Of all the dramatic situations Prince William encountered as an ambulance plane pilot, one stands out to Dr. Neil Berry. “We landed on a three-lane roadway where a car accident involving multiple vehicles had happened,” recalls Dr. Berry.
“There was a very sick patient and we had to treat them at the side of the road before taking them to the hospital. William did everything he could to make that easier by pushing the stretcher through the cars so we could get to the ambulance. His aim was to provide the best care for the patient. ‘
William was a pilot with the East Anglian Air Ambulance for two years between March 2015 and July 2017, and now Dr. Berry, an anesthesia counselor who went on rescue missions with William, and Patrick Peal, CEO of the EAAA, spoke exclusively. to Weekend about William’s time with them.
Dr. Berry, an anesthesia consultant, and Patrick Peal, CEO of the EAAA, shared fond memories of working with Prince William. Pictured: The Queen with the crew of the East Anglian Air Ambulance when she opened the new base in 2016. It was William’s suggestion, and she said she would do it as long as he was on duty that day
Not only was he a great pilot, they say, but he was also a brilliant team player at the scene of an accident – performing CPR as needed and easily talking to shocked bystanders on site to help them calm down.
Mr. Peal, one of the founders of the EAAA, became CEO in 2014 and discussions were already underway as to how William might get involved. “We had contacted him when he was granted the Duchy of Cambridge in 2011,” he recalls.
‘I went to his team and said we thought it would be possible for him to fly as a co-pilot from time to time, and they said,’ I think there is something you need to understand. William would like to work with you full time. “That was quite a surprise to say the least and it required a completely different approach.
‘He should become an employee of Babcock, which supplies our helicopters and pilots. But the more we looked at it, the more we realized he wanted to be treated like any other pilot. ‘
They knew William would have to fly with a Royal Protection Officer, but that was doable, Mr. Peal says.
A striking picture of William in action
‘It was just in time that we received a new Airbus H145 helicopter at the end of 2014 [the first of its type in the UK] it was much larger than its predecessor and could accommodate a crew of two pilots, as well as room for another companion. Wherever a senior member of the royal family goes, a security guard should go too. ‘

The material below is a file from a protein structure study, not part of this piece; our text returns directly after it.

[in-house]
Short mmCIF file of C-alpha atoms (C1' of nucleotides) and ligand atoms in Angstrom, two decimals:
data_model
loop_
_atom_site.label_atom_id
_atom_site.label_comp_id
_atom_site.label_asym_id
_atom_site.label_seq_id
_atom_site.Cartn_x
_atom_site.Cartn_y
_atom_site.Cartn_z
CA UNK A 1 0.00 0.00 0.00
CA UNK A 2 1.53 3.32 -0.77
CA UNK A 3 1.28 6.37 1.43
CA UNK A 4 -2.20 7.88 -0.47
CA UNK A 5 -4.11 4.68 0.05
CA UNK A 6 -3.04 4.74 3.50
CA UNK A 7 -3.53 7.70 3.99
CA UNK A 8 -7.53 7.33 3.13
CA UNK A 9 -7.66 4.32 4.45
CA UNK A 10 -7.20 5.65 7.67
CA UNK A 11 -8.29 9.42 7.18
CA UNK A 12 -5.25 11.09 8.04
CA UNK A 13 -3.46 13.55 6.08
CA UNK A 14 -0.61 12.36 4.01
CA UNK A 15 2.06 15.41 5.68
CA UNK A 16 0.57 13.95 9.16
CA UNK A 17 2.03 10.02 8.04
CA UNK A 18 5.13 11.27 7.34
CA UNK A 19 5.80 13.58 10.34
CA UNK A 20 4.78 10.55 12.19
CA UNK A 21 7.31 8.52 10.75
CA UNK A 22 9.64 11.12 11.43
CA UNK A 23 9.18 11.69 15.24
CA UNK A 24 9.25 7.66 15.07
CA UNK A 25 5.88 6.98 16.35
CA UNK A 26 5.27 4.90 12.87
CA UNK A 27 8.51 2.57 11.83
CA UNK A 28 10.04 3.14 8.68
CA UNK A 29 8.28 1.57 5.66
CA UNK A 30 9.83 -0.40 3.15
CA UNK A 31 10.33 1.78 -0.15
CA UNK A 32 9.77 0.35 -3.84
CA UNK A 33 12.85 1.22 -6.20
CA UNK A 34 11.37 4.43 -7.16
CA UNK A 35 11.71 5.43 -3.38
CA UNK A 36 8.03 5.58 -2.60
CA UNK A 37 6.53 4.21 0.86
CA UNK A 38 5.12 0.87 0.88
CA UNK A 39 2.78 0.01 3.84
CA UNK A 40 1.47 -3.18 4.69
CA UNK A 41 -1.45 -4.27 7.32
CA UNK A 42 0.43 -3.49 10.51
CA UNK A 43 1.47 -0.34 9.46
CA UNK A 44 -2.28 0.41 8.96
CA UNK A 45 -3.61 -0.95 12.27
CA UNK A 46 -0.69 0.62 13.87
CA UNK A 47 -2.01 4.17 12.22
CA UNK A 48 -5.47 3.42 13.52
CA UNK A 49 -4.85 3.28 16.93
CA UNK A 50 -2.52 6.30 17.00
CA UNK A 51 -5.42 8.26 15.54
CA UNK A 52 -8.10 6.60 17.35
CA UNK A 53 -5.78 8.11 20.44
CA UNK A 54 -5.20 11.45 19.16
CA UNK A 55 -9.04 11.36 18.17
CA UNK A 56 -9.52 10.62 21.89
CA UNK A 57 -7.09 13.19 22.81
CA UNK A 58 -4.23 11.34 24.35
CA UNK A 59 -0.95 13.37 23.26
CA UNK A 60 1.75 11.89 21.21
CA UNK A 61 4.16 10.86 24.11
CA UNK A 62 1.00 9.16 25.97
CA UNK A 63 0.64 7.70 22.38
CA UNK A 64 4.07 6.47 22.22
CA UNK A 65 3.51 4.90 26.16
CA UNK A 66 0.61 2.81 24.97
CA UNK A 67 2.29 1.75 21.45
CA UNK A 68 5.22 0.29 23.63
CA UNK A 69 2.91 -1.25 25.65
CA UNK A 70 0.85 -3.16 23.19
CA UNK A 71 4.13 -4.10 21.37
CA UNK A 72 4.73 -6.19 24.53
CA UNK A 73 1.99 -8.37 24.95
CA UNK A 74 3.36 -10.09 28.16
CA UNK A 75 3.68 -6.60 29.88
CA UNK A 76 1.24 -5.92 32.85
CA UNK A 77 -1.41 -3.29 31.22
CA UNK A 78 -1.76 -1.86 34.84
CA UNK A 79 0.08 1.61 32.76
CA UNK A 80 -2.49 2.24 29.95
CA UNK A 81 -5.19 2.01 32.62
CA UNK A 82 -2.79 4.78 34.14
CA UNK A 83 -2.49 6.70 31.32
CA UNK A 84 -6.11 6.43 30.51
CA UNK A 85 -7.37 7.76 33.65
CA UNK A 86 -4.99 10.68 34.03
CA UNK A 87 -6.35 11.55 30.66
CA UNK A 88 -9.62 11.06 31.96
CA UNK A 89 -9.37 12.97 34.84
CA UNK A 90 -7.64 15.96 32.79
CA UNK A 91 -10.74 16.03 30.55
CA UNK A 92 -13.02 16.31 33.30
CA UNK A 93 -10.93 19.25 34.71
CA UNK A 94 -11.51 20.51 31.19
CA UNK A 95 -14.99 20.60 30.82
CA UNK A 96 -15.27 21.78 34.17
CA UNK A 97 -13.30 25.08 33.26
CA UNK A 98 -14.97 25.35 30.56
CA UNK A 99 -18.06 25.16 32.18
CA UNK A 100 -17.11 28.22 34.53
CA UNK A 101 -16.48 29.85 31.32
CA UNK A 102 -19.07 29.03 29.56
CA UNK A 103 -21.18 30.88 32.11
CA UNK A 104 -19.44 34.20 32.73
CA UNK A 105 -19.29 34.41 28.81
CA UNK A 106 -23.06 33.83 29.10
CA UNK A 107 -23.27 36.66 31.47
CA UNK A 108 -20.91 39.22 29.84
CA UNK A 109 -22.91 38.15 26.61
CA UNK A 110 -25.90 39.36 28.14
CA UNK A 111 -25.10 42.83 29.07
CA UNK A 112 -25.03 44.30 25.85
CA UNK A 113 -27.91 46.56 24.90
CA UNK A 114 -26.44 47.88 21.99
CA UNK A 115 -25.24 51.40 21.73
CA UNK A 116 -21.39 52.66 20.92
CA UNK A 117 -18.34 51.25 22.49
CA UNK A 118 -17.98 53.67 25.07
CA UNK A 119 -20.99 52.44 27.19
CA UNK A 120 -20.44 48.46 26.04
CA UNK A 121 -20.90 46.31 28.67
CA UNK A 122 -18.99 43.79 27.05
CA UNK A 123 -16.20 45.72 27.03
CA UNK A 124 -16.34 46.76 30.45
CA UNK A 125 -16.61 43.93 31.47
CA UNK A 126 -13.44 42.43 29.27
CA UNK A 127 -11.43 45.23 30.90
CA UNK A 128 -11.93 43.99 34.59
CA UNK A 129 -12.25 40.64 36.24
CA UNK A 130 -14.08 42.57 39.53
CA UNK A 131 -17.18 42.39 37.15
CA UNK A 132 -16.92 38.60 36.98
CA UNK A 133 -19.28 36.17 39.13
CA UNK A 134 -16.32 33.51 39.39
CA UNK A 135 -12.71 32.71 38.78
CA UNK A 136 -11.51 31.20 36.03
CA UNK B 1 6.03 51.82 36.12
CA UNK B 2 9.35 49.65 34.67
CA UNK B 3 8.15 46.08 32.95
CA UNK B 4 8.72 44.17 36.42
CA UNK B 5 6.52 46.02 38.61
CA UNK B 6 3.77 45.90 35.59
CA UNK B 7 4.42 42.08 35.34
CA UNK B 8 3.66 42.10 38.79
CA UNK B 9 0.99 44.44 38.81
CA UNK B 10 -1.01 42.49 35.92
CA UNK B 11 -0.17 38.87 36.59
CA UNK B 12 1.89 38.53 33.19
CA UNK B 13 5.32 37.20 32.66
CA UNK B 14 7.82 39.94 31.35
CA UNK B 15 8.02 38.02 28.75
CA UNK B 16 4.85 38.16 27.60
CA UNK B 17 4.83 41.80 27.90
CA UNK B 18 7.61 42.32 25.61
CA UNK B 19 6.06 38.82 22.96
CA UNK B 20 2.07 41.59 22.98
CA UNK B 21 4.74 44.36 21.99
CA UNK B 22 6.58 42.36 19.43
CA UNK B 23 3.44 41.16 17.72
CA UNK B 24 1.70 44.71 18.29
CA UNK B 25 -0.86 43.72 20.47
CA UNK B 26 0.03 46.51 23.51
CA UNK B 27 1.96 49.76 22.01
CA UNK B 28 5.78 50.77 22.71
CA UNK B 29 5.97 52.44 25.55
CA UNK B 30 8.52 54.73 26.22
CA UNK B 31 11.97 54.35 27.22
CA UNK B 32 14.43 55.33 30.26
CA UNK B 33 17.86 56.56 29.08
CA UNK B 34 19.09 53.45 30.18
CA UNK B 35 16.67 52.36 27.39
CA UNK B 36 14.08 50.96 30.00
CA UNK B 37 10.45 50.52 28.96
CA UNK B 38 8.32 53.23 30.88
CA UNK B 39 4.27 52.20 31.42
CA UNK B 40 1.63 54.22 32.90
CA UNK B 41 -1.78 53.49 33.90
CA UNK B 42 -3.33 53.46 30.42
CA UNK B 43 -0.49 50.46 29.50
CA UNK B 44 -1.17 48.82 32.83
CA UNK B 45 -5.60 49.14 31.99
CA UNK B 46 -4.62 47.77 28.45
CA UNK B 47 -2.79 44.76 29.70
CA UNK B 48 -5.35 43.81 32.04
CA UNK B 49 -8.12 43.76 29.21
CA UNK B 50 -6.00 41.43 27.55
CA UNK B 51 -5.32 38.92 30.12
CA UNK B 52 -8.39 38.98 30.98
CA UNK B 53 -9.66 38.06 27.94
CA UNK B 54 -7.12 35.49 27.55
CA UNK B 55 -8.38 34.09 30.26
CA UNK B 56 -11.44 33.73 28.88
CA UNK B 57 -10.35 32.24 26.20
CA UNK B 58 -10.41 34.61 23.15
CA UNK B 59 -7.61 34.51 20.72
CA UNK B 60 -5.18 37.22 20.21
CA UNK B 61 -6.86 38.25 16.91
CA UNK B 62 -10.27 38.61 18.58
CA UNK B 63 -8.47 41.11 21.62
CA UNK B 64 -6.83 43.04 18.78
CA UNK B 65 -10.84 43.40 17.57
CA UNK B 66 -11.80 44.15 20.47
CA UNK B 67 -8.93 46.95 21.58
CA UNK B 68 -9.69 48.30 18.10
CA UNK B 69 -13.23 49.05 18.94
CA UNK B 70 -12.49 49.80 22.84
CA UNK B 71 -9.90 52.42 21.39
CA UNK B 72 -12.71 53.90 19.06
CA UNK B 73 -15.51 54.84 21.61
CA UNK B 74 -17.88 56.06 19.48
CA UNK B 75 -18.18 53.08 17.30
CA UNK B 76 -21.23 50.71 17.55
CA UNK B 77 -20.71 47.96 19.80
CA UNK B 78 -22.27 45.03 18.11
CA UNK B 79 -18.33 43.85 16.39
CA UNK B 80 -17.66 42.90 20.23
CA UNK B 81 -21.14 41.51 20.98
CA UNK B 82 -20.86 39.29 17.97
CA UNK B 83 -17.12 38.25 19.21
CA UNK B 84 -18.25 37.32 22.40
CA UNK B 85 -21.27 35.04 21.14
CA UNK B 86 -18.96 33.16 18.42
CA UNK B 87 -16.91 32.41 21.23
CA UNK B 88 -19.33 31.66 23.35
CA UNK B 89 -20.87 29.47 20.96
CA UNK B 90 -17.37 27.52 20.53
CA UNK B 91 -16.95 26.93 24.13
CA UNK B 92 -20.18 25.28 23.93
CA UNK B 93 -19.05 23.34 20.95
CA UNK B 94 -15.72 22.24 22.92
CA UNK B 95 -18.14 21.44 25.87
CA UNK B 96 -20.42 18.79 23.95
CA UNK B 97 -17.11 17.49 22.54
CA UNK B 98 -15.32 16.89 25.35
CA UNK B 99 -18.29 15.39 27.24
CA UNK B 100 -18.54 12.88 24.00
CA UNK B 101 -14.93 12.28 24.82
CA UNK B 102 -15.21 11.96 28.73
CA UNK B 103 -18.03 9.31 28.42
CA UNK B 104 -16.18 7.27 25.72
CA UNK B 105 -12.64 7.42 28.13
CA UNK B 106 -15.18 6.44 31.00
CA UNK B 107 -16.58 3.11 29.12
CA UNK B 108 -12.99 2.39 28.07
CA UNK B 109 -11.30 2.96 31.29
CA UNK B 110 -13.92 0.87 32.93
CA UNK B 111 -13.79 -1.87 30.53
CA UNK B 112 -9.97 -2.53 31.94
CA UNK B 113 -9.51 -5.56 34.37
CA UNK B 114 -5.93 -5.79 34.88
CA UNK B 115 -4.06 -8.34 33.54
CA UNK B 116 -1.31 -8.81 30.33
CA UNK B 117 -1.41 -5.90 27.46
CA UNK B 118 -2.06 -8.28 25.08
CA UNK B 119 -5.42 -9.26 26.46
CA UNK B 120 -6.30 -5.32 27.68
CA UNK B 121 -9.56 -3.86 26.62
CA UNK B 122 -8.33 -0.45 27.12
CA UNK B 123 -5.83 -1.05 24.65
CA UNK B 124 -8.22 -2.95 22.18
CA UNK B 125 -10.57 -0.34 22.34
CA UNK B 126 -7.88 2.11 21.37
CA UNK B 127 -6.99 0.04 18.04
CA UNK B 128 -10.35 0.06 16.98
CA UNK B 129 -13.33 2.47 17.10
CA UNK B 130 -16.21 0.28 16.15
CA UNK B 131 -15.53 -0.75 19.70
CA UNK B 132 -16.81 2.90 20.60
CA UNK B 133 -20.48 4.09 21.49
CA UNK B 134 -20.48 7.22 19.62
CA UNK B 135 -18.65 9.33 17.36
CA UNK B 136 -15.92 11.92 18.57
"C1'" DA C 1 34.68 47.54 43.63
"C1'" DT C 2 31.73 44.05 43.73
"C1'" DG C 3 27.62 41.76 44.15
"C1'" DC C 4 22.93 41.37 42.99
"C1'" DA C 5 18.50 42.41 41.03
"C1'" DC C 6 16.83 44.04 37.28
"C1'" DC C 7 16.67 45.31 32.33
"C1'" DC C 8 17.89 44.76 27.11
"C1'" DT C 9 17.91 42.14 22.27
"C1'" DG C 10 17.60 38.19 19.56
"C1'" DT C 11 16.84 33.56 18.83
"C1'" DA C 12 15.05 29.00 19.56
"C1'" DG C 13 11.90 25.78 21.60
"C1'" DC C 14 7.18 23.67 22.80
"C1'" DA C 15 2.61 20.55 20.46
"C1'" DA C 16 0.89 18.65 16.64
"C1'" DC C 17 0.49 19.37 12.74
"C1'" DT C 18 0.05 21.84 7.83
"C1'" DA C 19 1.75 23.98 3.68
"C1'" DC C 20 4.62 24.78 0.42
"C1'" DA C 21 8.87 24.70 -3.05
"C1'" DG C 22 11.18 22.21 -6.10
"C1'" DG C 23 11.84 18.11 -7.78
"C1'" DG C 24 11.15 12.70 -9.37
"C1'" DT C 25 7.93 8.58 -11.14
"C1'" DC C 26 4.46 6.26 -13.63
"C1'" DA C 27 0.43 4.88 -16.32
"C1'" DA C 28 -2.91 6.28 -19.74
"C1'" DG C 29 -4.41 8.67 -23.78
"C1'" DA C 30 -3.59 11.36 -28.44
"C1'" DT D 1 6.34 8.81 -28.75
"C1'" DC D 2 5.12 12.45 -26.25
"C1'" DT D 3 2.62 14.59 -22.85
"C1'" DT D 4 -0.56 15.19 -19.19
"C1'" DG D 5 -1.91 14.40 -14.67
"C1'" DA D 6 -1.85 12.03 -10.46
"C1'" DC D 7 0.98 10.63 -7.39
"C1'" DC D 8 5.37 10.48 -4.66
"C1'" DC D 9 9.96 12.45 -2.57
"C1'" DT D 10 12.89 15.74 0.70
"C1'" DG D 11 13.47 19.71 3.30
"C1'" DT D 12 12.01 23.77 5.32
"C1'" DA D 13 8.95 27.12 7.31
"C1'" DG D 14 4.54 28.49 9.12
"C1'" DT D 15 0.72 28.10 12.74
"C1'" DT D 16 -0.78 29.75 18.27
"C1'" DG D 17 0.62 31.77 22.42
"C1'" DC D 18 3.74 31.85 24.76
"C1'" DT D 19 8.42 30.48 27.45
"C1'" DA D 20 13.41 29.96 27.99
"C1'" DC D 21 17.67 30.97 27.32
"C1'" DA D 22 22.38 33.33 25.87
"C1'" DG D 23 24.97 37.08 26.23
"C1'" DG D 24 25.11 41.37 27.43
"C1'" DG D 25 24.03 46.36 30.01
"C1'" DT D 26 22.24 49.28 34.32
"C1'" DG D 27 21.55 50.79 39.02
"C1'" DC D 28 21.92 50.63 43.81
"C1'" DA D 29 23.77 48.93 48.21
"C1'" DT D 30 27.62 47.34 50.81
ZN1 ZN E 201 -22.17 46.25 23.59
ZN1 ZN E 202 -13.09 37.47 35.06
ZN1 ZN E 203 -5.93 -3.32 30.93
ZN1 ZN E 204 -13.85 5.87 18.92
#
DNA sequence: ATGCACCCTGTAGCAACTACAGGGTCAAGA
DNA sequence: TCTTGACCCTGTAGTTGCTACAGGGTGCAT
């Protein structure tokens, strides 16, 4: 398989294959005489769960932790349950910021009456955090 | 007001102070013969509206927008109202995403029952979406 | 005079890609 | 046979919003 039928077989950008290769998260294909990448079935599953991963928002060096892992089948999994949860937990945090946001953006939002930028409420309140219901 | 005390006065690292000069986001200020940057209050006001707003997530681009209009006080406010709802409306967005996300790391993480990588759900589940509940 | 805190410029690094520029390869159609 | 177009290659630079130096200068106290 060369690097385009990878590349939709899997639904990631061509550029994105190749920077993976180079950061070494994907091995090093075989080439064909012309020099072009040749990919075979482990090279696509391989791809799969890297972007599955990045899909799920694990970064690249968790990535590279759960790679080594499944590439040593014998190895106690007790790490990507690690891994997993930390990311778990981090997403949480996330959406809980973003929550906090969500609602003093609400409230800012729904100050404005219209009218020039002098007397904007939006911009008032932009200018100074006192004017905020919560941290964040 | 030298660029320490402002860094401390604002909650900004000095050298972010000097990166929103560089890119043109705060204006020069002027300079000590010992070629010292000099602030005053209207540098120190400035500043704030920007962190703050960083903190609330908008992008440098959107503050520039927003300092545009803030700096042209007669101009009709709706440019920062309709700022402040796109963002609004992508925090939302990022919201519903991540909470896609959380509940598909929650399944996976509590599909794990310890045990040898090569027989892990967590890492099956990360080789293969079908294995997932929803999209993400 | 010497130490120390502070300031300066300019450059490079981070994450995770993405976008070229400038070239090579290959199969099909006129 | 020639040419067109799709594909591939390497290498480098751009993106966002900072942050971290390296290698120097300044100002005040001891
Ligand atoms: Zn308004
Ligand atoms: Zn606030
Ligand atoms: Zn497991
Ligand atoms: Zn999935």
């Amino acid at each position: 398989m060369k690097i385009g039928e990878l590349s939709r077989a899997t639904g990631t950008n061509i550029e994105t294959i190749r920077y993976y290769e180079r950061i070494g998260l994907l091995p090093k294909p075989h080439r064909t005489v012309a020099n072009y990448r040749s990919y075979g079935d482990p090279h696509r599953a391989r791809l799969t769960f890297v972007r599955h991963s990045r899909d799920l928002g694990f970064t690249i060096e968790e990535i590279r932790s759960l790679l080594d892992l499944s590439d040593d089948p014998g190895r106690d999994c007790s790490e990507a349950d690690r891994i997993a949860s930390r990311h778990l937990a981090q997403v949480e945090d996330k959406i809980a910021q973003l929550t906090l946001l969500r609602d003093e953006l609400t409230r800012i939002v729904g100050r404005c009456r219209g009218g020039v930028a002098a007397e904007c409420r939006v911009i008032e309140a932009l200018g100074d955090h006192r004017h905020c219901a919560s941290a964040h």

Captain William Wales completed four months of ground training at Norwich Airport before moving to Cambridge in July 2015. The base was two small offices next to the fire station and William had lunch with his colleagues in the staff canteen at the main airport. Dr. Berry met William during his first week in the cafeteria.
‘There was a bit of staring at him, but he did his job in a very professional way. He was brilliant on the base. He would know when to improve the mood and laugh. There are only four or five of us in a 12 hour shift, so we are very close. There was no air and grace around him, and he could make a good cup of tea. ‘
Patrick Peal says that William quickly puts those around him at ease. ‘He has a big smile and he is very good at talking to people. He also has a bad sense of humor that he keeps in check in public, but in the crew room, he was able to give as best he could. ‘
Although William insisted on being treated like everyone else, there was an opportunity he could put to good use his “connections.” In 2016, the EAAA had a new base built at Cambridge Airport to replace the old tight quarters.
When we asked who would open the new base, William said, ‘Grandma could do it,’ recalls Dr. Berry. “It took me a few seconds to realize who he meant by Grandma.”
Meanwhile, Patrick Peal had talks with Kensington Palace about which member of the royal family could do the opening.